Generally speaking, after a disaster, notes Dr. DeBrule, there is a delayed behavioral healthcare demand. The natural phases of recovery often include periods of communities coming together and a sense of abandonment when people’s needs aren’t met. The COVID-19 pandemic has looked quite different from other disasters; it has been ongoing and has been paired with physical distancing, bringing unique features to the disaster landscape. What might give us clues about what’s next for behavioral health is looking at communities impacted by the 2003 SAR pandemic. Just like during the COVID-19 pandemic, people feared contracting the virus, feeling helpless or worried that they or their family members would become ill. Some had trouble sleeping or increased their substance use. People also reported financial stress and feeling isolated.
Healthcare workers and people who experienced SARS faced what was called by some researchers a mental health catastrophe. In one study, researchers examined 90 subjects—all survivors of the virus—and found that the cumulative incidence of psychiatric disorders after the SARS-CoV outbreak was 58.9% (53/90): 25% of the participants experienced PTSD, and 15.6% experienced a depressive disorder. Similar to what Dr. DeBrule has pointed out about the negative and positive impacts of the COVID-19 pandemic, researchers found the same to be true during SARS. Interviewing 818 Hong Kong residents at the end of June 2003, which was toward the end of the pandemic, researchers found that people experienced increased mental health awareness, improved social and family support, and positive lifestyle changes.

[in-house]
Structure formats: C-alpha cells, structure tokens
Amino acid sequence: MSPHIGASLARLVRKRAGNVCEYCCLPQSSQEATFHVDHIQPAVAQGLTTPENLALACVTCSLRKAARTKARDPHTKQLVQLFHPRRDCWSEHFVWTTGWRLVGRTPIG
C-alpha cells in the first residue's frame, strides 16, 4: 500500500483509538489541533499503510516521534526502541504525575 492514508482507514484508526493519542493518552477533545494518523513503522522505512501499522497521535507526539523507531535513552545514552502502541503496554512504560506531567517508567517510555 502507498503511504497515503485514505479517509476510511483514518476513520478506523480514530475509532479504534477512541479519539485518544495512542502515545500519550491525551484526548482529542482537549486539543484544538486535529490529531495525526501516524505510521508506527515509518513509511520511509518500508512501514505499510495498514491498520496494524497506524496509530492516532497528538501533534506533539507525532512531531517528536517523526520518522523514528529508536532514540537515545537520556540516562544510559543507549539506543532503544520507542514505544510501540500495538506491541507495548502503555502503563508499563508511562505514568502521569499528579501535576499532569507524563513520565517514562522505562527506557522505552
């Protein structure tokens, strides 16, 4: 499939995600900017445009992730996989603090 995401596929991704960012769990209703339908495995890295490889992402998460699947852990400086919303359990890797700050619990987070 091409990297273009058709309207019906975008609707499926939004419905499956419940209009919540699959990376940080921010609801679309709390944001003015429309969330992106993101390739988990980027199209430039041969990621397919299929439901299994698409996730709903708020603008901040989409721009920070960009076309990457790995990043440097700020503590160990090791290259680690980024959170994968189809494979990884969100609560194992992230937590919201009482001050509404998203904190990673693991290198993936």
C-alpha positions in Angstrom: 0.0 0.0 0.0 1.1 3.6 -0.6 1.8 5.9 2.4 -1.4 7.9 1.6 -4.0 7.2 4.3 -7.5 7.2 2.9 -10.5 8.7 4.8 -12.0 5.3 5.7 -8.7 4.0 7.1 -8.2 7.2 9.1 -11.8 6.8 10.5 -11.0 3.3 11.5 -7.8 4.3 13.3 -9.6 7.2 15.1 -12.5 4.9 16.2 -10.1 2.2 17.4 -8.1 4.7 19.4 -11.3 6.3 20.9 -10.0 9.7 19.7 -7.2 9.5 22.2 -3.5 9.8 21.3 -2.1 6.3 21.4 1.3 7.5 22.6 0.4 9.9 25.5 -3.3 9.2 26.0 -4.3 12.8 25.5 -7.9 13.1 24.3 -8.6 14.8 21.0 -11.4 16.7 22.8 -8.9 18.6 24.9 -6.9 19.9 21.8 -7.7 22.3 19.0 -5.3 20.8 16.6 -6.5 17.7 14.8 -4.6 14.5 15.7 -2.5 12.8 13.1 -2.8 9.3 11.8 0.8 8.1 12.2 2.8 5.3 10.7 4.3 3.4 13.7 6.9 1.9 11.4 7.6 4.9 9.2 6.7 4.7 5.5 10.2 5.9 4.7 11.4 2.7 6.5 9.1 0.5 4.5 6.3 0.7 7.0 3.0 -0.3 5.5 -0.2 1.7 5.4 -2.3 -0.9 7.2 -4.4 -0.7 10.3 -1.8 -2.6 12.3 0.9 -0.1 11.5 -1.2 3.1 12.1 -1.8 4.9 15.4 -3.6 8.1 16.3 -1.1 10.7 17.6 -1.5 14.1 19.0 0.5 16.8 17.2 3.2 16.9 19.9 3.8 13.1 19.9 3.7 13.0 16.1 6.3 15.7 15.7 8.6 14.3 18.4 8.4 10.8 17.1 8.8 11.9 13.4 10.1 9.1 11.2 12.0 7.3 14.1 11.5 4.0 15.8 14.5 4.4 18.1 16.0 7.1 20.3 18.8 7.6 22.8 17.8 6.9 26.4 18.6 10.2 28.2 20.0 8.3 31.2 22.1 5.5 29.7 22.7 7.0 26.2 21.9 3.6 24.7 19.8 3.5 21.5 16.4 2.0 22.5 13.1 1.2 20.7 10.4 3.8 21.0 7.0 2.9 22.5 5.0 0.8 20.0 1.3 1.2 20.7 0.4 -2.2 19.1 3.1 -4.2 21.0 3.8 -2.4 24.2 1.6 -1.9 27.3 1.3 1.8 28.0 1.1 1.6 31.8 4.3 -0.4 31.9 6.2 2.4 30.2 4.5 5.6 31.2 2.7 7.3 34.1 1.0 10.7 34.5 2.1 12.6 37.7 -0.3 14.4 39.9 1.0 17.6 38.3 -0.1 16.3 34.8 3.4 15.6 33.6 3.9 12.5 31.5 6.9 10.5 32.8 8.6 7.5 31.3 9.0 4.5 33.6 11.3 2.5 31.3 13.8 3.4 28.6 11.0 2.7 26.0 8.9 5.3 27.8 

While Dr. DeBrule notes that there are lessons to be learned from SARS, the novel coronavirus has been much more widespread: 188 countries or regions compared to 26. Also, the SARS pandemic lasted eight months, while we are already five months into the COVID-19 pandemic, with no end in sight. That said, some places like Hong Kong were similarly impacted. The special administrative region experienced 1,755 SARS cases with 298 deaths compared to 1,113 COVID-19 cases and far fewer deaths, with four people identified as having died from the virus. The comparison highlights most of all, says Dr. DeBrule, that people are surprisingly adaptive in the face of pandemics, even if they are experiencing mental health challenges. He shares the notion that many civilians and veterans he has worked with in the past seem to be adept at responding to the pandemic in some adaptive ways: connecting with others, giving to their communities, and in some cases, simply keeping to themselves. “Some of the clients and patients I’ve worked with and know personally seem to be familiar with and comfortable in relative isolation, particularly men. Even for myself, going back to my high school years, if you can immerse yourself in music, books, and other solitary pursuits, you think to yourself, ‘I’ve been training for times like these for years.’”
Estimated 2020 Suicide Rates: Proportionate Increases Are Likely
In the same year as the SARS pandemic in Hong Kong, there were increases in suicide: 18.6 per 100,000. The age group most affected were older adults, 65 and up. Researchers of the study pointed out that loneliness and disconnectedness among older adults were likely contributing factors. They went on to say: